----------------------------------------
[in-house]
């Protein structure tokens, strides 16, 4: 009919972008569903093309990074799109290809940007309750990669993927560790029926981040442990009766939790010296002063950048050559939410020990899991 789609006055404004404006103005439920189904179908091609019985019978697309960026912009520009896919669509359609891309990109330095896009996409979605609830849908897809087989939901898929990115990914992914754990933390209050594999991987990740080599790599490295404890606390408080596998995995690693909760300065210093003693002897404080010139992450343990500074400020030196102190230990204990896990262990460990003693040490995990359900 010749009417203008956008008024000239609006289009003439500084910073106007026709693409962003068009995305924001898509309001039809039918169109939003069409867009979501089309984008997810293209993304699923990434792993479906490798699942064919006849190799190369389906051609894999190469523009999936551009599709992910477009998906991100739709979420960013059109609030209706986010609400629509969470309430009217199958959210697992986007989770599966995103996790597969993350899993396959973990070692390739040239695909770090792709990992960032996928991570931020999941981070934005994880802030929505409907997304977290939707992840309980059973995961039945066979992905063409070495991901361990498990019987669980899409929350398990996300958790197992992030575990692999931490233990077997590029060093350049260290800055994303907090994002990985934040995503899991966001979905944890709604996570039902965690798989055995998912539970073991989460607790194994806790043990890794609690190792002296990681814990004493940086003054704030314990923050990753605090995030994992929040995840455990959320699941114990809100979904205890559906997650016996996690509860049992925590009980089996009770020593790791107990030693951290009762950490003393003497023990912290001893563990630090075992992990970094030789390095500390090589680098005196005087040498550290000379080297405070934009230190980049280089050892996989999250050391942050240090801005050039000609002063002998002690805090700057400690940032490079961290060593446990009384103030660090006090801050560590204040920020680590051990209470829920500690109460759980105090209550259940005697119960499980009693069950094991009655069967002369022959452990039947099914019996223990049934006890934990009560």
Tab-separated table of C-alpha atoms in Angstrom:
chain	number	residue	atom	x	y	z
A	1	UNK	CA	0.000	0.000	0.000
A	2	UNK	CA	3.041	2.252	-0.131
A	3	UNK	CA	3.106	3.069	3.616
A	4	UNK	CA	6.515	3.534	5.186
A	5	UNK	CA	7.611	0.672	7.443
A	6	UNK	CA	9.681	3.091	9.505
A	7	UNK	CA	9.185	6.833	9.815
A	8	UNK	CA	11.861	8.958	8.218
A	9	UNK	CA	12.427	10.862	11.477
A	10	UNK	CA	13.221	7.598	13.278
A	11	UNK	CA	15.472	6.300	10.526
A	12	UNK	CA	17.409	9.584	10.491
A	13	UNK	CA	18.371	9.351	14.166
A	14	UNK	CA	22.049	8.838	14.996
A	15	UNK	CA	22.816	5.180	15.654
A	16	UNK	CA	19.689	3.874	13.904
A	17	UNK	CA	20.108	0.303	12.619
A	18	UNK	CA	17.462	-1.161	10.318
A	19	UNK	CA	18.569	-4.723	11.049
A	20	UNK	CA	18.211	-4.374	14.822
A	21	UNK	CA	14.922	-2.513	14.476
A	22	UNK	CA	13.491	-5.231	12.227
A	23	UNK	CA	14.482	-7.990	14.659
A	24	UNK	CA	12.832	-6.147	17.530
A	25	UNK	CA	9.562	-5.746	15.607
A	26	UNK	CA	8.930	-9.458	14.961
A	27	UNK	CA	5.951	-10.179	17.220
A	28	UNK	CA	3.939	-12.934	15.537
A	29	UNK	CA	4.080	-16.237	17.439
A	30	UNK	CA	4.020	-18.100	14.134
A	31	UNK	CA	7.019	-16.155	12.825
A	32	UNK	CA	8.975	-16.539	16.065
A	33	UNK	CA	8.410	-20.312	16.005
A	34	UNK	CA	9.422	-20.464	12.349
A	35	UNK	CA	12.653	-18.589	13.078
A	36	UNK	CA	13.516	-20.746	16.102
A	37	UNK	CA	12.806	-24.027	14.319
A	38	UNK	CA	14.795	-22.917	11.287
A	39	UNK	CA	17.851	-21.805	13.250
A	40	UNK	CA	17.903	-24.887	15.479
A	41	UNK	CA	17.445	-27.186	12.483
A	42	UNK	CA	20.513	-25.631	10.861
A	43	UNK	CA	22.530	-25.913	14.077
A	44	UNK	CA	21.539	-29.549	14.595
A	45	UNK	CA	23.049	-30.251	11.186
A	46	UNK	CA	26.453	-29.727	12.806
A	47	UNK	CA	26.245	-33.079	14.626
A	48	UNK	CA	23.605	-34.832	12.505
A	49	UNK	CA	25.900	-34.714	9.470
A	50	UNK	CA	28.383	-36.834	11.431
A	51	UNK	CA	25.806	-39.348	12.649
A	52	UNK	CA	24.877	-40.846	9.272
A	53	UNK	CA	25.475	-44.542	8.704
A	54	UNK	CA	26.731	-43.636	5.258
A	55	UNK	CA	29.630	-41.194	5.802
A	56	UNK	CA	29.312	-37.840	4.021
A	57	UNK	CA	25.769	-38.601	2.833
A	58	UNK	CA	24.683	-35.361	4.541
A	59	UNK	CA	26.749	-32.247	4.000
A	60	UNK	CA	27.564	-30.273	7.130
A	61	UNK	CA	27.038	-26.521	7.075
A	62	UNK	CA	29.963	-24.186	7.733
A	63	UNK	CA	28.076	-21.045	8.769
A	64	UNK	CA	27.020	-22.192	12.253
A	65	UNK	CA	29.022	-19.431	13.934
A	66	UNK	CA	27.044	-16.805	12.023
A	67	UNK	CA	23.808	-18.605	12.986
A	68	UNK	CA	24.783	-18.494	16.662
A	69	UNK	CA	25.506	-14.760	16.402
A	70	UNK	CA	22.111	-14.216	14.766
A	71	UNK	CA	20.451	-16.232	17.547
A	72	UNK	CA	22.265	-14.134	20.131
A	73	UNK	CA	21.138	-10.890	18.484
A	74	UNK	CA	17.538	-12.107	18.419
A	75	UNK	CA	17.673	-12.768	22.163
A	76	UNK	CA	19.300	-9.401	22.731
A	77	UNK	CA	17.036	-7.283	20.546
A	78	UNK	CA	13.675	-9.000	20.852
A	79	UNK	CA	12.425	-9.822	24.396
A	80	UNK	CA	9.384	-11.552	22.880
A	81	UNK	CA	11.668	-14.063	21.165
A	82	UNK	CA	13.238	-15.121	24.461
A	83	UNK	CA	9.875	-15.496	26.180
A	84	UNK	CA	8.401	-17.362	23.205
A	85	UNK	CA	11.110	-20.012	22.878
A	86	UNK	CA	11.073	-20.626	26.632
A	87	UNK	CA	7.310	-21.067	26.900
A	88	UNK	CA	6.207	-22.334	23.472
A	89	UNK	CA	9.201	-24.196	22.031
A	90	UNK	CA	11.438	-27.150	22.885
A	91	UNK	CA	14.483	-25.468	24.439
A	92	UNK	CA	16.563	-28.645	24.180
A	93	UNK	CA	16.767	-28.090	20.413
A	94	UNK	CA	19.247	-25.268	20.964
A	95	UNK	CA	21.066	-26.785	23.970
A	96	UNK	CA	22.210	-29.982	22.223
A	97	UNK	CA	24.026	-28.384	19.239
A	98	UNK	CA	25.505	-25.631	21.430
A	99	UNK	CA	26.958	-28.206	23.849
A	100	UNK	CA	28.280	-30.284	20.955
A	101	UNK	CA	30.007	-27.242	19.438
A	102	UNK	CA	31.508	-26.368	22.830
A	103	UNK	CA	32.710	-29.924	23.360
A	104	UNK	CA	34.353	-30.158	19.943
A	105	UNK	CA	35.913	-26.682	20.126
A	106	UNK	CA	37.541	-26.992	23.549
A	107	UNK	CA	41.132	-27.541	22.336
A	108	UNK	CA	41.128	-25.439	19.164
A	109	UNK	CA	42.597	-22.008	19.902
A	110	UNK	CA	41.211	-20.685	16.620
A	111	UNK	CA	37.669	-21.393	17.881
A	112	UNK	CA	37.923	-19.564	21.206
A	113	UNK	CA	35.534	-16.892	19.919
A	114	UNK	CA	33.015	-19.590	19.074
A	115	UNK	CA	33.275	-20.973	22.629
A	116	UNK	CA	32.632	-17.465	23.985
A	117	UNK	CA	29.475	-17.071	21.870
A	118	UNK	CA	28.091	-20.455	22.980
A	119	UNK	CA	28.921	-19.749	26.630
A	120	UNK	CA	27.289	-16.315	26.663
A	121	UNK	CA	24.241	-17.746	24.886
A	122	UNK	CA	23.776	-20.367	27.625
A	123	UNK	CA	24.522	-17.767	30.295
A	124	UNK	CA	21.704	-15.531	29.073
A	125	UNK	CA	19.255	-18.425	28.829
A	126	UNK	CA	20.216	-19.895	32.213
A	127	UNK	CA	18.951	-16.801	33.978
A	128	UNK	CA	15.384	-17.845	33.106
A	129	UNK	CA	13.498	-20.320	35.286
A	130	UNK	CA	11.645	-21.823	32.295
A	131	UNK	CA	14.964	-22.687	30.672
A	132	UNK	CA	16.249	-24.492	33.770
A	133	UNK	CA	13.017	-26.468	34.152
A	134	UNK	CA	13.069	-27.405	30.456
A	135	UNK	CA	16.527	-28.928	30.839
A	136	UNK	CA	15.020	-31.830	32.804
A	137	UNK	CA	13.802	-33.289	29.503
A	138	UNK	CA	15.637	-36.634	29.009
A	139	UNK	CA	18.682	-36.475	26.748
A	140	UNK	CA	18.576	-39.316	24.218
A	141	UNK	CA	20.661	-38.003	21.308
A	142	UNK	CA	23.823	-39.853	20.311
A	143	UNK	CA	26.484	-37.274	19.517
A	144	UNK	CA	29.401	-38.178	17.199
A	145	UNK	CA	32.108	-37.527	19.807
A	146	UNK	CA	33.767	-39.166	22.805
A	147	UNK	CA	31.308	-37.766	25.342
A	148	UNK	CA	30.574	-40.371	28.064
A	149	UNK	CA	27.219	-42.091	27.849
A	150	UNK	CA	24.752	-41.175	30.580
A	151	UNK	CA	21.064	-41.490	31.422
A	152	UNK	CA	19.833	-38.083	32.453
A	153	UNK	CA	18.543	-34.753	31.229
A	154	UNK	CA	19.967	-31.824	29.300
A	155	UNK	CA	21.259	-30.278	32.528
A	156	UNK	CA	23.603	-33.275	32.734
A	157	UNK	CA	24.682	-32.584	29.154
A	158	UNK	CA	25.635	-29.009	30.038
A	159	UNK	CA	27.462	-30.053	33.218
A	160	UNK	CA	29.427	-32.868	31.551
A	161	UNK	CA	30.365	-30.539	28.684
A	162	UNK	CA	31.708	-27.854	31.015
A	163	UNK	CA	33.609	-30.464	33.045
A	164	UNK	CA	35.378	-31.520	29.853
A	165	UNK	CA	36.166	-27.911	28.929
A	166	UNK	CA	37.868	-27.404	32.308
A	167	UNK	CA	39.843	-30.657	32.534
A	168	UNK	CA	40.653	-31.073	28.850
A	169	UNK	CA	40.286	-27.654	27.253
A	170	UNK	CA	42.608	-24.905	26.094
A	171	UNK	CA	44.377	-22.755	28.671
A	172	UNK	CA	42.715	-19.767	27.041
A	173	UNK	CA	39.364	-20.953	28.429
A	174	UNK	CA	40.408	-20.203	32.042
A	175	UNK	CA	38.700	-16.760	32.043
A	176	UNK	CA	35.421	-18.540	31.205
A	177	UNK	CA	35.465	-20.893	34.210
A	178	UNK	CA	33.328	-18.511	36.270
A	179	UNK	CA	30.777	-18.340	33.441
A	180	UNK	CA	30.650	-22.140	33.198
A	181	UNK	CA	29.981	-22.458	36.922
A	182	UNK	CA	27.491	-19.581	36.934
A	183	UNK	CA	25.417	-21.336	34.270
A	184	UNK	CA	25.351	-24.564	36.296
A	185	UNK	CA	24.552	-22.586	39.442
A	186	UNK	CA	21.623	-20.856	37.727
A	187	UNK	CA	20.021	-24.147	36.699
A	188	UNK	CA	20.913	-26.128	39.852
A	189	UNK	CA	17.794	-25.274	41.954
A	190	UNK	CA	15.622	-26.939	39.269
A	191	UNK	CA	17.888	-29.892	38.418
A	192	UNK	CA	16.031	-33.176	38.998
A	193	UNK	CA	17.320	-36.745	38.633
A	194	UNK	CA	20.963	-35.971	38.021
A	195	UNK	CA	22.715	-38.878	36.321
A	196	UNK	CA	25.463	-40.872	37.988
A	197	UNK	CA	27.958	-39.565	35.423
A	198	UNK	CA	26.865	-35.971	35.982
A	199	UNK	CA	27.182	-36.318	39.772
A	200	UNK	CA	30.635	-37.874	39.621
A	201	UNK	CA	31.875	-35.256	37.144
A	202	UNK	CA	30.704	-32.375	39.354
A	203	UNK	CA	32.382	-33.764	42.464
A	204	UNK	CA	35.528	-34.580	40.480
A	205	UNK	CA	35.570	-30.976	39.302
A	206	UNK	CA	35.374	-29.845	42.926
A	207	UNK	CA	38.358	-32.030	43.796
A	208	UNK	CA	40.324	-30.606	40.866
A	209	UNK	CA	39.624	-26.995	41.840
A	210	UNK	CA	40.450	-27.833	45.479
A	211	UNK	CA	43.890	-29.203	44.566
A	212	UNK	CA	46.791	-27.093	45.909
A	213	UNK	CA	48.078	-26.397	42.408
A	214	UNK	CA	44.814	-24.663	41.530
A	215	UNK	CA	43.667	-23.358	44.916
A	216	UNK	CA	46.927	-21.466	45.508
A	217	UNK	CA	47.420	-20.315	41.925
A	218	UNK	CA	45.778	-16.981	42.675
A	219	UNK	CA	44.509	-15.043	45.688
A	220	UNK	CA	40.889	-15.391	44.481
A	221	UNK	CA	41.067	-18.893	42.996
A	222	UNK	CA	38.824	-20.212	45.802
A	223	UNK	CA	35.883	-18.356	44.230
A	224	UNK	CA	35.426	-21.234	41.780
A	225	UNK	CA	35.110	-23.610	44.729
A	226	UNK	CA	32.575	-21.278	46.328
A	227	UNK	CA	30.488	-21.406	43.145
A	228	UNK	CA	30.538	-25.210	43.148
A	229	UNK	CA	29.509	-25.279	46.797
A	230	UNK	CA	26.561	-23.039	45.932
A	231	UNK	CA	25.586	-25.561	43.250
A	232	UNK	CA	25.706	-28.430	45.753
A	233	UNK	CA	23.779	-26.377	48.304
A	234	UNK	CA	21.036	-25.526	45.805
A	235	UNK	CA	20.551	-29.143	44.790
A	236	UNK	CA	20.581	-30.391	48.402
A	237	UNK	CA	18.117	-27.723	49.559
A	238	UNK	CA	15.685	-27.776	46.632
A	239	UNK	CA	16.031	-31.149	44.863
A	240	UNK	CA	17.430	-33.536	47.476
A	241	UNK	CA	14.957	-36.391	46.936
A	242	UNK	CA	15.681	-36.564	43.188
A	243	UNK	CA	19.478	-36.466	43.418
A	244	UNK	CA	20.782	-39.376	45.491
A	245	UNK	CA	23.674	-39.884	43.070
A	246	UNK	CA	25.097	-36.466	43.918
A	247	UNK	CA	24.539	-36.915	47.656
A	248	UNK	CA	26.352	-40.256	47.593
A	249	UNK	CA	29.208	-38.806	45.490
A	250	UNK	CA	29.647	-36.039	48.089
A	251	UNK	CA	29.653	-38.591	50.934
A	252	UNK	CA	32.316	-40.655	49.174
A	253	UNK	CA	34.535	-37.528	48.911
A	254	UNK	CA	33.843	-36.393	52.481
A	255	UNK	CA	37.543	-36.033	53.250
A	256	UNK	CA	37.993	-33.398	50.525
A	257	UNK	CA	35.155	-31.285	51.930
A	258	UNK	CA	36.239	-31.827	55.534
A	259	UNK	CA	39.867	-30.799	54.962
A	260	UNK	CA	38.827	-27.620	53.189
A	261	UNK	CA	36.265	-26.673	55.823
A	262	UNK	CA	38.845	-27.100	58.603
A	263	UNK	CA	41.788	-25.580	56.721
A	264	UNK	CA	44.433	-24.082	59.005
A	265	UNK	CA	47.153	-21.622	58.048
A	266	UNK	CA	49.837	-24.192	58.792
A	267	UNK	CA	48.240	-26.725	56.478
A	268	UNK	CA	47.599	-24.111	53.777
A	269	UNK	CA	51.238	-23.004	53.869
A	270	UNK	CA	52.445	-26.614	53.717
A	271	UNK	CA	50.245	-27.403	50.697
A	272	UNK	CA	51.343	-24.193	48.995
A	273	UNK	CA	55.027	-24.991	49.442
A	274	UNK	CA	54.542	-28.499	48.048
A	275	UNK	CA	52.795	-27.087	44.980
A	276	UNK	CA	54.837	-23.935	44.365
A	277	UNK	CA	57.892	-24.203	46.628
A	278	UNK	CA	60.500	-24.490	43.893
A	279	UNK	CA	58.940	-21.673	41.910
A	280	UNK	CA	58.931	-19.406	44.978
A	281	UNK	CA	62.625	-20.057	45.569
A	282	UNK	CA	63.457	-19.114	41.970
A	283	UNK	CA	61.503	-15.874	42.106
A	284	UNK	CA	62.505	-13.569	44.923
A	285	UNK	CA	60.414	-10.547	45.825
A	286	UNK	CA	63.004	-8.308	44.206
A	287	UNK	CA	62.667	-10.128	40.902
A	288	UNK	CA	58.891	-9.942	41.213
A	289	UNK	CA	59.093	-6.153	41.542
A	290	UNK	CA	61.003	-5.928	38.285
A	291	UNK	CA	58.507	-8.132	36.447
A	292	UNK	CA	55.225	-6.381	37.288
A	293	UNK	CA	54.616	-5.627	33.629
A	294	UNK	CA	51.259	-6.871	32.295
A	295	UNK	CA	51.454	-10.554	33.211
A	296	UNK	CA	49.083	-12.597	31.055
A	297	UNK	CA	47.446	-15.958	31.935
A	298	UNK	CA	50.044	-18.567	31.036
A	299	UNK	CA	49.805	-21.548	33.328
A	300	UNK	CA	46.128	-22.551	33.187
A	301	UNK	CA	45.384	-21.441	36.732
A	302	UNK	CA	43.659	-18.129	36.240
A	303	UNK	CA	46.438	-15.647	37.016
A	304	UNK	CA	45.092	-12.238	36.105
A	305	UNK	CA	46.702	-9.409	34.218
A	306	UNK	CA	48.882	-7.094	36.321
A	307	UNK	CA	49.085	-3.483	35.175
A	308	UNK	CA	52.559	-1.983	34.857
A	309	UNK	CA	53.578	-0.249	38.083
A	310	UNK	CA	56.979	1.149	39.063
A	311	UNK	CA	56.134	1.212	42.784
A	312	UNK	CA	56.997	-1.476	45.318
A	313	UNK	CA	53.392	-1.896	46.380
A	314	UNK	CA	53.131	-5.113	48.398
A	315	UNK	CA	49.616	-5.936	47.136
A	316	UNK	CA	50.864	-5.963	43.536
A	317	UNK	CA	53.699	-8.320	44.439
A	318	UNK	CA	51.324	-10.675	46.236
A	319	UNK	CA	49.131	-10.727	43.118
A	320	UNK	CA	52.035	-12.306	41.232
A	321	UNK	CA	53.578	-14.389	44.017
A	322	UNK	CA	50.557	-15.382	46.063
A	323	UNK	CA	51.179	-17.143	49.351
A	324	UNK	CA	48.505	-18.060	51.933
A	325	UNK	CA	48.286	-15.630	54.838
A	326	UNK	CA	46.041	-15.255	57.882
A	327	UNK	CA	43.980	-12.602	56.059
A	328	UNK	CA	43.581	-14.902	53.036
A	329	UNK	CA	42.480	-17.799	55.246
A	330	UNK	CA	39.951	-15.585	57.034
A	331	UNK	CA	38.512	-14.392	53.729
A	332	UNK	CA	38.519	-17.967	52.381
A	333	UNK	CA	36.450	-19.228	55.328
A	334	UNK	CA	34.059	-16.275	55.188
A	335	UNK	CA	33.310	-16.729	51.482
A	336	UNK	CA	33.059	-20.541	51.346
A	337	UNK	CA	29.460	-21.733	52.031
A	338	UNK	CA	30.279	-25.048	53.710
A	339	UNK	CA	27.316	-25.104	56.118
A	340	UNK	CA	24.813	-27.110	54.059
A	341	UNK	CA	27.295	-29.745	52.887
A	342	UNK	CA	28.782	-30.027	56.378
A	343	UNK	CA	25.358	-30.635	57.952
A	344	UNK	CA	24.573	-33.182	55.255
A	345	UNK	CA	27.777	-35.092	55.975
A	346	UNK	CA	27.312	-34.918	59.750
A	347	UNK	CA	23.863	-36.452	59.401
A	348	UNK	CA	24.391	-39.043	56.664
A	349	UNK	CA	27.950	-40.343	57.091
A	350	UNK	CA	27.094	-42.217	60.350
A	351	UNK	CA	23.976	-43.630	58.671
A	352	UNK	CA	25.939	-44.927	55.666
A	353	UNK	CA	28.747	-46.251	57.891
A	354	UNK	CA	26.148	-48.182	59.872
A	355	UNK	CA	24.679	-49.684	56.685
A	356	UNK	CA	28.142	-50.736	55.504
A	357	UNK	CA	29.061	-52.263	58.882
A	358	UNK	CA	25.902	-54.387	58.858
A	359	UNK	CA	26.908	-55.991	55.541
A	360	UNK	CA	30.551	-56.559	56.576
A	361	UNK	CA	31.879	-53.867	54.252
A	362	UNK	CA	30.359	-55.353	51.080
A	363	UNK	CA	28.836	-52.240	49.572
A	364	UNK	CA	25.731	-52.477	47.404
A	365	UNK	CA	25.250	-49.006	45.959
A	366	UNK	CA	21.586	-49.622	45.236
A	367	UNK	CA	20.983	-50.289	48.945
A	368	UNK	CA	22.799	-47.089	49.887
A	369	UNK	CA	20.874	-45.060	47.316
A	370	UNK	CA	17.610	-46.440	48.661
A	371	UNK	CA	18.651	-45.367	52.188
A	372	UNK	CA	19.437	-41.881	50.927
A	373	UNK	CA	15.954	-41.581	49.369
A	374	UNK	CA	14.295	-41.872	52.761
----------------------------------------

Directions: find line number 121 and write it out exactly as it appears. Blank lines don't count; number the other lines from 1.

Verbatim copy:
A	117	UNK	CA	29.475	-17.071	21.870